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ELEVEN EASY TIPS FOR SAVING WATER

Steve Huddleston
Senior Horticulturist, Fort Worth Botanic Garden

Don’t go with the flow of many homeowners in your neighborhood who try to make a splash by using entirely too much water in the landscape. Rather, tap into current thinking about wise use of this precious resource and become a wellspring of information that you can leak to your friends and neighbors. Let’s take a look at eleven easy tips anyone can absorb for saving water in the landscape.

The first thing a good steward of landscape water should do is determine what level of irrigation, if any, the landscape will need. Try to use a majority of plants that won’t even need irrigation after establishment. However, if your landscape will feature plants that have different water needs, group the plants according to their water needs: very low water (no irrigation after establishment), low water, medium, or high water use. Place high water-use plants, such as annuals, in one area so it’s easier to water them. Since annuals are short-lived, most don’t have a chance to develop extensive root systems that will store a lot of water, so they need frequent watering. Moisture-retaining polymers can be incorporated into the soil where annuals are planted. These polymers absorb and retain moisture that benefits such small plants as annuals. These same polymers don’t work for larger plants because their roots quickly outgrow the area with the polymers.

A critical tip for retaining soil moisture in Texas is to mulch beds after planting them. A two-to-three-inch covering of the soil with organic mulch such as shredded hardwood mulch greatly retards the loss of moisture from the soil through evaporation. Furthermore, mulch inhibits weed growth, stabilizes the soil temperature, and adds organic matter to the soil as it breaks down. When applying mulch to beds, avoid piling it up around stems of plants because the mulch can rot the stems. When applying mulch around trees, pull the mulch two to three inches away from the trunks. Pine bark is a popular mulch in most of Texas, but it can easily wash away during a heavy rain. Shredded hardwood and cypress mulch stay in place much better.

One of the best ways to reduce water consumption in the landscape is to reduce areas of grass. Lawn grasses use more water than any other plant in the landscape. Furthermore, an extensive lawn is nothing but a monoculture that contributes little diversity to the plant palette. Replace areas of grass with beds of groundcovers, shrubs, and/or perennials that provide more visual interest and consume considerably less water.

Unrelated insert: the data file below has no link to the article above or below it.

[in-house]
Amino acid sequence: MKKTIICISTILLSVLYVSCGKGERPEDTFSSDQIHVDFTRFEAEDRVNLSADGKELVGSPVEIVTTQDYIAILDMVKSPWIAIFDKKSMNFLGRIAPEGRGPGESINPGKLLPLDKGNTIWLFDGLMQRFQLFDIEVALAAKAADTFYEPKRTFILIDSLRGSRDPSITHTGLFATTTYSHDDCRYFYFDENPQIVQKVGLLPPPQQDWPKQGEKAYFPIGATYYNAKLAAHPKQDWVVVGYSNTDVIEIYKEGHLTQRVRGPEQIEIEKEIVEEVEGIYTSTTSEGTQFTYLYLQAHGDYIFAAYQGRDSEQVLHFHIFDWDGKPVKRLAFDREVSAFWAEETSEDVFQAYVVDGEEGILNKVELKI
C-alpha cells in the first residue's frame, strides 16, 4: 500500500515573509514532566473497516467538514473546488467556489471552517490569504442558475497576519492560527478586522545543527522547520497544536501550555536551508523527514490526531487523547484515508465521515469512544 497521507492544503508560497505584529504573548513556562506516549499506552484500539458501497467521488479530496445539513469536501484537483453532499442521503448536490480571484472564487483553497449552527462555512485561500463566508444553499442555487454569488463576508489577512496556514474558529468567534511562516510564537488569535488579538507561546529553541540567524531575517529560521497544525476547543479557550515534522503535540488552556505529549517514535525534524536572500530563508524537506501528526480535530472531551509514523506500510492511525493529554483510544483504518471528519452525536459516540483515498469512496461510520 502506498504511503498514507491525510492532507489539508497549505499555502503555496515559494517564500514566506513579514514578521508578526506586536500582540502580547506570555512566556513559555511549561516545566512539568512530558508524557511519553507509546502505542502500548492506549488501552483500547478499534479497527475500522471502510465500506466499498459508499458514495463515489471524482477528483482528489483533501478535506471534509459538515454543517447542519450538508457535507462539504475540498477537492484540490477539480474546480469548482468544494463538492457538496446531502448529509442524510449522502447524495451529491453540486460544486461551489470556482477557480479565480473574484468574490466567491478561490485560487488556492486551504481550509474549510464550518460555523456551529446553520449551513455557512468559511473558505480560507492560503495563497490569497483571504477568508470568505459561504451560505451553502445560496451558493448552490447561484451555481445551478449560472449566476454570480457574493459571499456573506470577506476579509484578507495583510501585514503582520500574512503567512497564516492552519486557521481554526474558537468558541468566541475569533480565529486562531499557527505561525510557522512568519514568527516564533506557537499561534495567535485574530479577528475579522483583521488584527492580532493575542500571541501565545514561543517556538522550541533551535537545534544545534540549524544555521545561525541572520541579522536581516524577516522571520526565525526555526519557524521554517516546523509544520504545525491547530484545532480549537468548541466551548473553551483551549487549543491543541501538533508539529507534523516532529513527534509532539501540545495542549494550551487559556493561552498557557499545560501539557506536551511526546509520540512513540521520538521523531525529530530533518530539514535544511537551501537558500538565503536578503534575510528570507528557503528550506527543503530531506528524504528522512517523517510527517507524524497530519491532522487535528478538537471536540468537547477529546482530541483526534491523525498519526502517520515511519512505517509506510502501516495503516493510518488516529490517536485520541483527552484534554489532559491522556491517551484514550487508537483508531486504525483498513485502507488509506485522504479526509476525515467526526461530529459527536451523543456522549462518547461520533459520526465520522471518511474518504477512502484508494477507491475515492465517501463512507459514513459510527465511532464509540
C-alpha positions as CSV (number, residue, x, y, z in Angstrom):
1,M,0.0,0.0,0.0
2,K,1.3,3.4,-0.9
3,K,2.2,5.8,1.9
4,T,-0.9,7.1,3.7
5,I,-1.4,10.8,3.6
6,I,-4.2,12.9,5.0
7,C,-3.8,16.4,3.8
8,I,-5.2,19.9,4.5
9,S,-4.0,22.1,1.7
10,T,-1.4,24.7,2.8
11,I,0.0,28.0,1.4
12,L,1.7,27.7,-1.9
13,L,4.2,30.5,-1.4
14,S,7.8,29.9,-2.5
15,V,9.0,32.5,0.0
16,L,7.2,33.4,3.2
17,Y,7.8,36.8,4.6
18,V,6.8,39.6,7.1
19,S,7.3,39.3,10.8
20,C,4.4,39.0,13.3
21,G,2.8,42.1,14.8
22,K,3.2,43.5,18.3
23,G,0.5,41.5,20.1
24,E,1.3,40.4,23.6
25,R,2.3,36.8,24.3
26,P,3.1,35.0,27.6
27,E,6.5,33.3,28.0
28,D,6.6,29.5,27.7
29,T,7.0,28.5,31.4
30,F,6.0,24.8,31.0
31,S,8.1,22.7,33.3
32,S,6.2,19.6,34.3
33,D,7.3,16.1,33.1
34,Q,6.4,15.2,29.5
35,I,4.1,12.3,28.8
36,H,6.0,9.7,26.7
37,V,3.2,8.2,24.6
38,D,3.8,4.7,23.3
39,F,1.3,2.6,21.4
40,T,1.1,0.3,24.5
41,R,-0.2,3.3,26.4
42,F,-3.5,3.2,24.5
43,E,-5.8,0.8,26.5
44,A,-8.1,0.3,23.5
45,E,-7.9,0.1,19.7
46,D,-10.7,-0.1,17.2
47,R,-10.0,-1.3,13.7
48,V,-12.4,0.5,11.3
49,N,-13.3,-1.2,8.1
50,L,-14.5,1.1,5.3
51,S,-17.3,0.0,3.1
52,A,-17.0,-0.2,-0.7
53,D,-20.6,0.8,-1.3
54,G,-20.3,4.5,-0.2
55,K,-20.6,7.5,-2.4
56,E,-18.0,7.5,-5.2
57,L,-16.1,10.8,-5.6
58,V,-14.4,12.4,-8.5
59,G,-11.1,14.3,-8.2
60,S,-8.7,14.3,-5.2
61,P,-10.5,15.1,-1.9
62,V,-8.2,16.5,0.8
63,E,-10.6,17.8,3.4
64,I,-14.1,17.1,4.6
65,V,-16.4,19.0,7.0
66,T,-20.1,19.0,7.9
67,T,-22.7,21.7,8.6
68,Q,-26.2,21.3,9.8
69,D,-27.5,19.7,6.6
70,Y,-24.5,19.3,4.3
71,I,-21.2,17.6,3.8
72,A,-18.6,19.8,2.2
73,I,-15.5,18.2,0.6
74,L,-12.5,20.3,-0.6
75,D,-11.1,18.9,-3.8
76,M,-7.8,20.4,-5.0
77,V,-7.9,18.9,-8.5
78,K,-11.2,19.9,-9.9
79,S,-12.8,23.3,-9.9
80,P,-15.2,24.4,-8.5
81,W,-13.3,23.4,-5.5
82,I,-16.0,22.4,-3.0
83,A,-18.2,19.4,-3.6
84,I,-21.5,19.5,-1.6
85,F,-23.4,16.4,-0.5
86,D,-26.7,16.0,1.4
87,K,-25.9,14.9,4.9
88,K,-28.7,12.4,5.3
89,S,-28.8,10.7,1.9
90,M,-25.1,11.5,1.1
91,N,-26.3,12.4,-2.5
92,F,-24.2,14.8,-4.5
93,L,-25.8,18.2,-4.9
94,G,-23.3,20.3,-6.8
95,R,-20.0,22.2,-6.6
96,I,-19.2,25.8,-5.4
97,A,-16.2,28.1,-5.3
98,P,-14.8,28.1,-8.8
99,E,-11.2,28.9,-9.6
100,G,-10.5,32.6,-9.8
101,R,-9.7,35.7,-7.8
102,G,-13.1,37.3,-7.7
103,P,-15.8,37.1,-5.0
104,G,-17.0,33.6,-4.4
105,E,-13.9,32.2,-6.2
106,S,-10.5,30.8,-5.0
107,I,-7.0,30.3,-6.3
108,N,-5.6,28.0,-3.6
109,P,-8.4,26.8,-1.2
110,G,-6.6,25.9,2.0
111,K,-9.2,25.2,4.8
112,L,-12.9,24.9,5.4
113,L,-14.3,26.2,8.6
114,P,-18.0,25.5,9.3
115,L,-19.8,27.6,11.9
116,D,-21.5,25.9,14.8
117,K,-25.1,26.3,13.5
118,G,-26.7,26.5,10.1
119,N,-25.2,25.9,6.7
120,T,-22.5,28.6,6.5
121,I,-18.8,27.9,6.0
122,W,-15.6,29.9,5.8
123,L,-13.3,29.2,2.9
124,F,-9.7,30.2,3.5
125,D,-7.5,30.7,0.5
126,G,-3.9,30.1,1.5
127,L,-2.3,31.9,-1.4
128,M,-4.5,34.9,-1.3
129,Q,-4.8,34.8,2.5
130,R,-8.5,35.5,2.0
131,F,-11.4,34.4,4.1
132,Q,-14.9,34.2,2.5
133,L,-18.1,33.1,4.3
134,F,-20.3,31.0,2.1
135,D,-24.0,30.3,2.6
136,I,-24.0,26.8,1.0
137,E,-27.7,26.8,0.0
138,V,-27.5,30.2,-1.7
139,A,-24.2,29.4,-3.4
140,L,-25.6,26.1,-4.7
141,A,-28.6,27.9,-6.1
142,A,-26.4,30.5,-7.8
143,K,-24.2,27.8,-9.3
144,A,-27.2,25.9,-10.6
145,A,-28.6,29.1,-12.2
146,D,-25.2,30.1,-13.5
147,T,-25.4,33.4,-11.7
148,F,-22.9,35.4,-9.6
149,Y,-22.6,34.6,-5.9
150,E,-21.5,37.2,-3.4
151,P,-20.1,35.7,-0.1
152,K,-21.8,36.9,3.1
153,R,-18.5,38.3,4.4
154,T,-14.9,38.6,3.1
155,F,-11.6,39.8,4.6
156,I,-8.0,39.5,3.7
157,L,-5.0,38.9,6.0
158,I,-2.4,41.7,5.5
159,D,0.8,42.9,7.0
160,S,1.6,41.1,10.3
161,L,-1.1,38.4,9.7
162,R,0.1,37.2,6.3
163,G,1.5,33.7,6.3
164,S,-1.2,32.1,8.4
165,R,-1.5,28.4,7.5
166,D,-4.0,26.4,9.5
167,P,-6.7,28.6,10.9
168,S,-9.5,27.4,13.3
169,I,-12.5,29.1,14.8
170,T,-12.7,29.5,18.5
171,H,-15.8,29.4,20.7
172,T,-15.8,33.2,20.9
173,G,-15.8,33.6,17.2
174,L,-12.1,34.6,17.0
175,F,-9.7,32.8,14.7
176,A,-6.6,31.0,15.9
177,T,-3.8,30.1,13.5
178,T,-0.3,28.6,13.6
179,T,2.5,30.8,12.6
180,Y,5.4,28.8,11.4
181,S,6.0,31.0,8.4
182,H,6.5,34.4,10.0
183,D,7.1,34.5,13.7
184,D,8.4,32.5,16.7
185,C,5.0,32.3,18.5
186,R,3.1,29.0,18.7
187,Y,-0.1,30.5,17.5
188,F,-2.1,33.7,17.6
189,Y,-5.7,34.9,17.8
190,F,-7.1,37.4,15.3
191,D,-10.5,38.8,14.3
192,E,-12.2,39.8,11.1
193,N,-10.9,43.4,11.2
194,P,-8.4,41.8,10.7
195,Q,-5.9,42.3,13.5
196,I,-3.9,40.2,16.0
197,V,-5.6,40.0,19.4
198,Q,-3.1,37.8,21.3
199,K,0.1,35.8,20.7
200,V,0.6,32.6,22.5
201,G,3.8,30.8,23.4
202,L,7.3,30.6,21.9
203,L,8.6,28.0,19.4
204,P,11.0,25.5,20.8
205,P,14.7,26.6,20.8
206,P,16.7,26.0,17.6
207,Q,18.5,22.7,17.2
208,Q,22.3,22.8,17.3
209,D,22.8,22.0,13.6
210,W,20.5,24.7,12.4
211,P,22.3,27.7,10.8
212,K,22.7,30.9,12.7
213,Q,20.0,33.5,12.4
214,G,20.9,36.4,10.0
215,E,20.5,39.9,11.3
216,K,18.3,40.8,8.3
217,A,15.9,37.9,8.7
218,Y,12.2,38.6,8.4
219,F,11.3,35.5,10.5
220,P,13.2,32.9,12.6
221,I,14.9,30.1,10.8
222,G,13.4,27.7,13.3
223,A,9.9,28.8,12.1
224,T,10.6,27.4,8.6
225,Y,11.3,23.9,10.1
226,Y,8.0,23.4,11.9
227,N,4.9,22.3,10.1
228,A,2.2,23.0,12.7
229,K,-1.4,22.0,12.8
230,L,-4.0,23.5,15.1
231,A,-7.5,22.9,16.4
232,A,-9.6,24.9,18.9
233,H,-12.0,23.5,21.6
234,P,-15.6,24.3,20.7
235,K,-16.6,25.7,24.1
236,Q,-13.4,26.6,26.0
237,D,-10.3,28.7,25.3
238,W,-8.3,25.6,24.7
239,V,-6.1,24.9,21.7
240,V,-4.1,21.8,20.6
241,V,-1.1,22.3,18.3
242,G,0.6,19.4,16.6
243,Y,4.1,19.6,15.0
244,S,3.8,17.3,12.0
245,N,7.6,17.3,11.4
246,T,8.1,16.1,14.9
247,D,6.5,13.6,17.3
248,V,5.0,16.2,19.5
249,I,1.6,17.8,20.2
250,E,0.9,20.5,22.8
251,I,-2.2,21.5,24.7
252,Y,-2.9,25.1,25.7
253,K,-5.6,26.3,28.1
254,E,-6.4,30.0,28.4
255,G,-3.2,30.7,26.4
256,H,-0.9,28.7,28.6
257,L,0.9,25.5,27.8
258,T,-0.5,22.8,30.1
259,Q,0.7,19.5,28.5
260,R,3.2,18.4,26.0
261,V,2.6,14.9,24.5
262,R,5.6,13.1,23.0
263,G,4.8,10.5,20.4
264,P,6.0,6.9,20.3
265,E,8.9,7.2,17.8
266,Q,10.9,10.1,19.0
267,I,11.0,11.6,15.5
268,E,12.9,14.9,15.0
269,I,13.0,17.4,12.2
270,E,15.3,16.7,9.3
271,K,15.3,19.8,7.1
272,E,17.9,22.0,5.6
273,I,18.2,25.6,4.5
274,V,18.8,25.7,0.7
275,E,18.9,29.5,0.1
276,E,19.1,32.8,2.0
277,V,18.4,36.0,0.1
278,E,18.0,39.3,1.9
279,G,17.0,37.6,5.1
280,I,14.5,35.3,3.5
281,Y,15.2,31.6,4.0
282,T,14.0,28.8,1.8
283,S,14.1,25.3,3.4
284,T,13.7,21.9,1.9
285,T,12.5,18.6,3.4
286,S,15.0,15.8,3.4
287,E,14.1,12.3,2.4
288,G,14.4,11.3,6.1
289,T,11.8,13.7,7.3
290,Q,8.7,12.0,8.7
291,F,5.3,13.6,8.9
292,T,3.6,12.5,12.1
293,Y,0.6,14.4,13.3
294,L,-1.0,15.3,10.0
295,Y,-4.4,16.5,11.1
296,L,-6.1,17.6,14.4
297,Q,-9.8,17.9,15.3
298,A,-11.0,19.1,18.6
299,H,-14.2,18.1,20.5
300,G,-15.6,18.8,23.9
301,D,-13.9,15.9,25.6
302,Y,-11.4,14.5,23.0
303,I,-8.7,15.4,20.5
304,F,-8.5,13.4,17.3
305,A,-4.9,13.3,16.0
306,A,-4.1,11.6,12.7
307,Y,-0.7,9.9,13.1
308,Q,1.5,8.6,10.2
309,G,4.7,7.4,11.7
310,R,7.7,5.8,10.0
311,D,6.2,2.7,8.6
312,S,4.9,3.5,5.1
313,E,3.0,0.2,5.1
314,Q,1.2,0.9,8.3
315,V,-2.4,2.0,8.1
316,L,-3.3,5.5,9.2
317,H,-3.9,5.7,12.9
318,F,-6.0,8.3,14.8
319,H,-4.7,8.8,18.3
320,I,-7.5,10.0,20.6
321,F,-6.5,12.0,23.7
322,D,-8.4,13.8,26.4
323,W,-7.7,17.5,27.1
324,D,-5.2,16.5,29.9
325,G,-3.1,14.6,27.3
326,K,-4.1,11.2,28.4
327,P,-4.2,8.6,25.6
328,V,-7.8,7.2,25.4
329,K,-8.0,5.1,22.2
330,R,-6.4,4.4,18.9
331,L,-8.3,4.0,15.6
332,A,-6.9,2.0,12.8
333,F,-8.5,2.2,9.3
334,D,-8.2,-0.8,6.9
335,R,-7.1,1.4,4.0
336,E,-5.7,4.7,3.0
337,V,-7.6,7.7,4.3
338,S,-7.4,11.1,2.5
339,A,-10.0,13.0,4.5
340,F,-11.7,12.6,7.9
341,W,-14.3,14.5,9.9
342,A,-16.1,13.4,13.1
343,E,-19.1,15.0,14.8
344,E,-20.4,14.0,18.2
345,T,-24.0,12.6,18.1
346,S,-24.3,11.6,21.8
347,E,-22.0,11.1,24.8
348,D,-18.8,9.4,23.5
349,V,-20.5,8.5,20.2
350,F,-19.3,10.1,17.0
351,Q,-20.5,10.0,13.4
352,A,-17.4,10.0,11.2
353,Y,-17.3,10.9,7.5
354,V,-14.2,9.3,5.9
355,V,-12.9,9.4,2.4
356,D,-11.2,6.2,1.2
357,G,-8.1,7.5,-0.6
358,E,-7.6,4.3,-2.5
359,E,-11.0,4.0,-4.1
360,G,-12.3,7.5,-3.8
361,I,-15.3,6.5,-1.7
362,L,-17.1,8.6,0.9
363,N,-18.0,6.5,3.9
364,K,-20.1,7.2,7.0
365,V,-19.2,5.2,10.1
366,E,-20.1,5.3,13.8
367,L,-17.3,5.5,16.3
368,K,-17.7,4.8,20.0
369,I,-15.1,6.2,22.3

Next, water plants only when they are thirsty! Don’t set the irrigation system on automatic; rather, run the irrigation only when plants need to be watered. Most plants show they need water by wilting or turning a pale, grayish-green color. Or, push your finger into the soil to see if it feels dry. Buy a rain gauge to measure how much rain falls on your garden. Install a rain sensor on your sprinkler system. These sensors keep the system from operating while it’s raining. Soil moisture sensors measure the moisture content of the soil and turn on your sprinklers only when the soil is dry.

Create shade in your landscape. Shady areas can be twenty degrees cooler than sunny spots, and plants need much less water in shade than in sun.
 
If you install an irrigation system in your beds, install one that uses water efficiently. Overhead sprinkler irrigation is the least efficient because so much of the water is lost to wind and evaporation. Drip irrigation, on the other hand, places water right where the plants need it: on the root zone. Drip systems use 20 to 70 percent less water than overhead irrigation systems.

Conserve water by planting in fall rather than in spring. Fall is the best time of the year to plant trees, shrubs, and perennials in Texas because the plants have a chance to establish their root systems for several months before the onslaught of summer’s heat. Plants planted in the fall also take advantage of fall rains and cooler temperatures and therefore experience less evapotranspiration.

Space plants appropriately according to their mature size to reduce competition for water. Overcrowding increases the need for water in a particular area. It also increases the insect and disease pressure in that area.

Collect rainwater from your roof. Rather than let this water run off your property and into storm sewers, capture it with a rain barrel and use it to irrigate your beds and containers. Many different sizes and shapes of rain barrels are on the market now.
 
Finally, fertilize correctly. Use slow-release fertilizers that send nutrients slowly to the plant roots rather than fertilizers that release all their nutrients quickly and cause growth spurts in plants. Over fertilization causes plants to get sick or to grow too fast. In both cases, plants use more water than they need.

Now that you’ve absorbed all this information about water conservation, put it into practice and let it have a trickle-down effect on others in your neighborhood!

This article is adapted from Steve’s book, Easy Gardens for North Central Texas, published by Color Garden Publishing.


Posted June 6, 2014 


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